was observed only in seven of 62 patients (%11.
Major risk factors include smoking, older age, hyperlipidemia, diabetes mellitus, obesity, cerebrovascular disease, coronary artery disease, hyperhomocysteinemia
, and elevated C-reactive protein.
This difference remained significant after the data were adjusted for hypertension, dyslipidemia, smoking status, obesity, and hyperhomocysteinemia
This difference remained significant after adjustment for hypertension, dyslipidemia, smoking status, obesity, and hyperhomocysteinemia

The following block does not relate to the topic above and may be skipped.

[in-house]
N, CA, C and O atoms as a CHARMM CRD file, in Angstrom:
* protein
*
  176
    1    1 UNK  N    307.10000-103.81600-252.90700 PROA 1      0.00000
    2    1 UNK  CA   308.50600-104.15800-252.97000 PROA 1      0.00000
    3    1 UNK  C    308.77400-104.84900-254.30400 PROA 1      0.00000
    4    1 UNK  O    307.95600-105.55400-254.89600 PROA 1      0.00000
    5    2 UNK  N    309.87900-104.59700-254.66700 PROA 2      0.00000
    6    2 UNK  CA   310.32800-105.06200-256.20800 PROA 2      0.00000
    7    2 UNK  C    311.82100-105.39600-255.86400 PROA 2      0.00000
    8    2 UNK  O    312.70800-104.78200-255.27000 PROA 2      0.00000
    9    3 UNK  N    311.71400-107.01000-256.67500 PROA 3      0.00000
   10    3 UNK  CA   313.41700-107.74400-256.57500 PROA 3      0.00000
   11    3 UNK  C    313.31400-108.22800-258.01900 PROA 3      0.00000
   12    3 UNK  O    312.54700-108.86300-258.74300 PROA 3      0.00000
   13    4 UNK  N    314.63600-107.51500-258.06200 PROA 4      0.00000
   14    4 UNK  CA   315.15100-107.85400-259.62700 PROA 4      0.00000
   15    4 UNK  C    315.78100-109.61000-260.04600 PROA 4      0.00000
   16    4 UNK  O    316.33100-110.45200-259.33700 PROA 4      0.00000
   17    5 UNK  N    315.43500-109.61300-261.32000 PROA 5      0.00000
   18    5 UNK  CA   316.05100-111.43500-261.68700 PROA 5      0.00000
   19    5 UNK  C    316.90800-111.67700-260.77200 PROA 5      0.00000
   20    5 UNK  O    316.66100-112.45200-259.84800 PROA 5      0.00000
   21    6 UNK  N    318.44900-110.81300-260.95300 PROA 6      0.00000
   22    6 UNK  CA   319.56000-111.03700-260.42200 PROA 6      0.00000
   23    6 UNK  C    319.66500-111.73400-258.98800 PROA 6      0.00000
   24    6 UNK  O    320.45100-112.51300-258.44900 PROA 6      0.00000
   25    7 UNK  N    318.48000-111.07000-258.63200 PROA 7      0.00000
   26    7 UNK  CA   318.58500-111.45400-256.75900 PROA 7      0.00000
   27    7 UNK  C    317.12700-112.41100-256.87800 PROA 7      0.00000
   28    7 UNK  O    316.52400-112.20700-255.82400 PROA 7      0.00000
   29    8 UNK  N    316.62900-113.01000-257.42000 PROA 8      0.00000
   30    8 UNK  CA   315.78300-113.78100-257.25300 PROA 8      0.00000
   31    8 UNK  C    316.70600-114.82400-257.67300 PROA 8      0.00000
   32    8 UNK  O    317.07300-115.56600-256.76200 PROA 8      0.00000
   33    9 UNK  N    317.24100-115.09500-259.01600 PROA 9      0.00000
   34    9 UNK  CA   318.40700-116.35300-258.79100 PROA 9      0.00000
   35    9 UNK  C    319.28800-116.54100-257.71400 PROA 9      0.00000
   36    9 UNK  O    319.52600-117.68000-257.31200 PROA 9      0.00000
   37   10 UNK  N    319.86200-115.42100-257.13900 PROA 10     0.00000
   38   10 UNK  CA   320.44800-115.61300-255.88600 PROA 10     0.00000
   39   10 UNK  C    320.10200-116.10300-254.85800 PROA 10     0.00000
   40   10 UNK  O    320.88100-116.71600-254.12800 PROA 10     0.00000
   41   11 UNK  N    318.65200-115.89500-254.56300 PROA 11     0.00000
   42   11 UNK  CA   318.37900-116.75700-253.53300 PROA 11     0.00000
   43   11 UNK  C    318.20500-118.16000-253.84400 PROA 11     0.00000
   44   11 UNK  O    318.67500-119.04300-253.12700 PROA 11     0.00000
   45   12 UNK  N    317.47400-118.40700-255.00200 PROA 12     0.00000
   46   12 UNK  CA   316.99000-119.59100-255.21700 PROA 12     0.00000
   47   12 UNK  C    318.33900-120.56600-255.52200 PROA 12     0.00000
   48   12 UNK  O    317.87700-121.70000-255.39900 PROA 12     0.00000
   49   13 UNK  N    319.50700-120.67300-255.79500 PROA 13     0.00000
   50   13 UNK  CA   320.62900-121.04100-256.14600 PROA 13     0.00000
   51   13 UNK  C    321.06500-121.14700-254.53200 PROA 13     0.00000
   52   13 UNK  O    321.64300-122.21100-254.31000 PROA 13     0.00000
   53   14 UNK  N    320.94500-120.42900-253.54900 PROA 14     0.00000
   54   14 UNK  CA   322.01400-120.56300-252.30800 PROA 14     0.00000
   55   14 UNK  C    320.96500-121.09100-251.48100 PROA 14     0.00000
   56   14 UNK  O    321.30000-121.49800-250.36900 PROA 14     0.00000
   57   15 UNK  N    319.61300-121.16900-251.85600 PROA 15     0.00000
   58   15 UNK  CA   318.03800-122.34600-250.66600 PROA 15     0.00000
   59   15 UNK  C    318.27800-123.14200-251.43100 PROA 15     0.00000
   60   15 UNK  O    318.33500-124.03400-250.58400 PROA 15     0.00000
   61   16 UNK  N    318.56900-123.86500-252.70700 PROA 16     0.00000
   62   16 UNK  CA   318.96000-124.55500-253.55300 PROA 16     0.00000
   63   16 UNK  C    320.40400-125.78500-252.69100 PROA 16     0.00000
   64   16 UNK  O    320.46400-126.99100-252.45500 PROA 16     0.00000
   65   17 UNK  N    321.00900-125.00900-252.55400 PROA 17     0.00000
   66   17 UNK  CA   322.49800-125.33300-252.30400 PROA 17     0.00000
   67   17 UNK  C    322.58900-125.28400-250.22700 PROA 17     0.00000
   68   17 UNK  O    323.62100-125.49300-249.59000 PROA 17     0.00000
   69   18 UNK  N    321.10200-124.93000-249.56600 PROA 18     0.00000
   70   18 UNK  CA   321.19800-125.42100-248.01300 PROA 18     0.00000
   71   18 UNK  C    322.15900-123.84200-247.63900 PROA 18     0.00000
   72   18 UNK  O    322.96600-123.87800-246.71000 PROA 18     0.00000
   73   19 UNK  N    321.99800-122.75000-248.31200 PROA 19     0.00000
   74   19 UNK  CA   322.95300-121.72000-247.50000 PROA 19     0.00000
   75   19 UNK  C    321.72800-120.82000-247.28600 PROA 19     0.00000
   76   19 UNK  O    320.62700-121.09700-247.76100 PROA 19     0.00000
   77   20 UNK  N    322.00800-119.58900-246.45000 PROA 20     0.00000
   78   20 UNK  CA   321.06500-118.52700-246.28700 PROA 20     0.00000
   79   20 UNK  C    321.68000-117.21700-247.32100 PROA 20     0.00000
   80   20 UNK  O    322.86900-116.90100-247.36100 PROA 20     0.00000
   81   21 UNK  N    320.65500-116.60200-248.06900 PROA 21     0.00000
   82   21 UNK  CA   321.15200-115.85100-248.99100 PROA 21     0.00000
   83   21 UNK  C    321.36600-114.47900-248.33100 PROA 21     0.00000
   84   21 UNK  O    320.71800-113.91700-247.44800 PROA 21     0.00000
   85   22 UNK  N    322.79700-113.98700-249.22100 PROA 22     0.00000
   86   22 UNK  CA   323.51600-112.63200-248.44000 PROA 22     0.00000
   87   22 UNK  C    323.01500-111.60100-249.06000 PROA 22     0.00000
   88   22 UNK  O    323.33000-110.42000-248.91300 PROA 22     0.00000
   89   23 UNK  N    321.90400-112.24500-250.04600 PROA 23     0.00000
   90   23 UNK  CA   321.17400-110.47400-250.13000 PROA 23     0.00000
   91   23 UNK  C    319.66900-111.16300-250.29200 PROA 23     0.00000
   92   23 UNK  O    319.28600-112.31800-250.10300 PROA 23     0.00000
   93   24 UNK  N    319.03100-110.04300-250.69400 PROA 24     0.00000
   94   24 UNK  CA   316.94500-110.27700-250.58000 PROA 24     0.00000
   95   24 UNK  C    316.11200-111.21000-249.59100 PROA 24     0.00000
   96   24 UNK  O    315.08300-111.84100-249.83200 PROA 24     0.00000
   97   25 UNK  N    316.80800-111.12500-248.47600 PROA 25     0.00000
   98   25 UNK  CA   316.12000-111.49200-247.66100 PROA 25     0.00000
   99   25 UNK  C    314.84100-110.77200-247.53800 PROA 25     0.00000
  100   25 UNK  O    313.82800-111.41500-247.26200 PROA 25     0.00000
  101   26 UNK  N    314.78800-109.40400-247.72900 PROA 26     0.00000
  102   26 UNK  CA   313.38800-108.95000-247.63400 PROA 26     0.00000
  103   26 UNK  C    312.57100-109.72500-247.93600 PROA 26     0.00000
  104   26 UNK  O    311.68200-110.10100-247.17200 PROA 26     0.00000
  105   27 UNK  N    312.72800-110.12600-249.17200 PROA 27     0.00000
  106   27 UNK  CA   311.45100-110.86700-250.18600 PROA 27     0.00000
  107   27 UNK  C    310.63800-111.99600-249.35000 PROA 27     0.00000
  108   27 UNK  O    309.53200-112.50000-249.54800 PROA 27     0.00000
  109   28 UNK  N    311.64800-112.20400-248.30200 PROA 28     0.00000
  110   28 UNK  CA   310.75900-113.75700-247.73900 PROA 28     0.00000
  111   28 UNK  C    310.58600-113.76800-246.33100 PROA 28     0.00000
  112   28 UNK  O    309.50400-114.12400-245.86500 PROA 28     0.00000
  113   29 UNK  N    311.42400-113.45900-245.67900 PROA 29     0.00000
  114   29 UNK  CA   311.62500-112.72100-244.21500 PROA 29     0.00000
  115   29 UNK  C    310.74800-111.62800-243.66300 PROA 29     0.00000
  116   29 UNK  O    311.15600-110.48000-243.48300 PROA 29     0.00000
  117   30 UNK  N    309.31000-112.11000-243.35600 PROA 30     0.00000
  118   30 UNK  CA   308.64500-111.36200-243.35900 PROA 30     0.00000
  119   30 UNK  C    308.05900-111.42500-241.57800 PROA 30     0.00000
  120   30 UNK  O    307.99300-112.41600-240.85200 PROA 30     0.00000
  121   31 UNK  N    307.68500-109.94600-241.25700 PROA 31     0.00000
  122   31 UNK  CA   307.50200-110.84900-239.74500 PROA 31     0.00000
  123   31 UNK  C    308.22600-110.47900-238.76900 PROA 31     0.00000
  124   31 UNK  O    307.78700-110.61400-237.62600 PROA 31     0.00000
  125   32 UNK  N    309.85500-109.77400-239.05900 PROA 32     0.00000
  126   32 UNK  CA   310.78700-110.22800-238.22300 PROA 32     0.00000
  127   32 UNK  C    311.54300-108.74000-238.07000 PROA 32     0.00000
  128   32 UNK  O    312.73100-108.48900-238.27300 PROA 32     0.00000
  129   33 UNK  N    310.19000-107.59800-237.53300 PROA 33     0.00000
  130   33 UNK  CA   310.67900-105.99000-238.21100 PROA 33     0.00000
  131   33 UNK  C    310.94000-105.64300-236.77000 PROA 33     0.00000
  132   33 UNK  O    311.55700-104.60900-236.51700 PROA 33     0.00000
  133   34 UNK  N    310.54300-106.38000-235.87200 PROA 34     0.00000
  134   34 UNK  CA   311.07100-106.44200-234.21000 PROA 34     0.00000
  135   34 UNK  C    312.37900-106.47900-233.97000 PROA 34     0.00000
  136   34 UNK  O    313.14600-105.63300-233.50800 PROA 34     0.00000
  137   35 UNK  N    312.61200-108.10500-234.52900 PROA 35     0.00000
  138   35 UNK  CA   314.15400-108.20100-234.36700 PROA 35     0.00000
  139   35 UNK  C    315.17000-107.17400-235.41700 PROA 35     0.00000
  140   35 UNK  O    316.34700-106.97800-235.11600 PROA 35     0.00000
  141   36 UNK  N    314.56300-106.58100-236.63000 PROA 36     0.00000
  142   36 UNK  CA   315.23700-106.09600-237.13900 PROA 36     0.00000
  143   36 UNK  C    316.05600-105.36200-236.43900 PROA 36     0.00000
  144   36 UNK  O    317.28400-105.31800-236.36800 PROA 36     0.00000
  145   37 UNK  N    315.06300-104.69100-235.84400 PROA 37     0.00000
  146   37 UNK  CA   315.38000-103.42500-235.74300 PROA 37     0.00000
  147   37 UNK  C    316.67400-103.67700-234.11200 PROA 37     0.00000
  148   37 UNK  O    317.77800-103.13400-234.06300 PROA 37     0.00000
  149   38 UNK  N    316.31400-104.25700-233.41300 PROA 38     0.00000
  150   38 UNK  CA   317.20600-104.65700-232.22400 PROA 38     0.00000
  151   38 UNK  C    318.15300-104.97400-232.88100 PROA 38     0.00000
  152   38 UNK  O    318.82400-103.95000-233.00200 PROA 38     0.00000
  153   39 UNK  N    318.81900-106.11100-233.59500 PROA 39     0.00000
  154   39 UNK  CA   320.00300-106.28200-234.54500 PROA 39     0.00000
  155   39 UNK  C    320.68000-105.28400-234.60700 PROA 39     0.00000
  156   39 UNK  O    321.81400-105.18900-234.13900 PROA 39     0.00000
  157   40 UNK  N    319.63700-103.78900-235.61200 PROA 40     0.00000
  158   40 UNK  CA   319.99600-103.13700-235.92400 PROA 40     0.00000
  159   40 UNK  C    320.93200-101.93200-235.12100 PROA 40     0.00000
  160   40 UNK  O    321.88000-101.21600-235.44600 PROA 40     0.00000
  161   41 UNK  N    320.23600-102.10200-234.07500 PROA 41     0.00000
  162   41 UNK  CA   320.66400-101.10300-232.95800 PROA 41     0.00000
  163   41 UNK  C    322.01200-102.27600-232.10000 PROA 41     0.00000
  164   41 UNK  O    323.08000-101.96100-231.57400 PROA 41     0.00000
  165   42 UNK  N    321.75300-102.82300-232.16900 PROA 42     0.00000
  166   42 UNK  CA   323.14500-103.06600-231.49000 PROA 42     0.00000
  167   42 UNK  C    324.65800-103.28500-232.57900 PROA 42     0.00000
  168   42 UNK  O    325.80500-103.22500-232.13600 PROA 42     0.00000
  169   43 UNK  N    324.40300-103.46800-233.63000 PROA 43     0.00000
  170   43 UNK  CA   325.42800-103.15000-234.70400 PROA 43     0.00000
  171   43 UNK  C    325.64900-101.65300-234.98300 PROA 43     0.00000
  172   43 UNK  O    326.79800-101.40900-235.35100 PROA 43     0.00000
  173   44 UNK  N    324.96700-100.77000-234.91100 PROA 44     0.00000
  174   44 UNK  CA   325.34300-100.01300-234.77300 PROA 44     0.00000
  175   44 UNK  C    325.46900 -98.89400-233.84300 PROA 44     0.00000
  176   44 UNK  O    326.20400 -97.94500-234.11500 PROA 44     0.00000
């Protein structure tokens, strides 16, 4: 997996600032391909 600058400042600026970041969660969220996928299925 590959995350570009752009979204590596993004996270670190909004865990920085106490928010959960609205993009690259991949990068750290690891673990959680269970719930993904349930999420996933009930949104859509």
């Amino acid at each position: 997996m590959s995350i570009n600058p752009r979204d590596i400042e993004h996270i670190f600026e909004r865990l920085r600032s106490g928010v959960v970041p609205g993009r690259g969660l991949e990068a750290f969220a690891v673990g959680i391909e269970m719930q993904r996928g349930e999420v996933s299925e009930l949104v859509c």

There are other studies on hyperhomocysteinemia
and MTHFR polymorphism in atherosclerosis and coronary artery disease (4,5).
BACKGROUND: Mild hyperhomocysteinemia
is independently associated with an increased risk of cardiovascular disease.
in patients with lupus correlates with markers of inflammatory activity and is a risk factor for cardiovascular disease, said Elisabet Svenungsson, M.
One way to help prevent hyperhomocysteinemia
is to meet the recommended intakes of vitamin [B.
is an independent risk factor for arteriosclerosis (Boushey, Beresford, Omenn, & Motulsky, 1995; Robinson, Mayer, & Jacobsen, 1994).
was linked with increased risk of atherosclerosis in CBZ treated epileptic patients.
, involving an elevated plasma total homocysteine concentration (the normal range is 5–15 [micro]mol/L when assessed by high performance liquid chromatography or 5.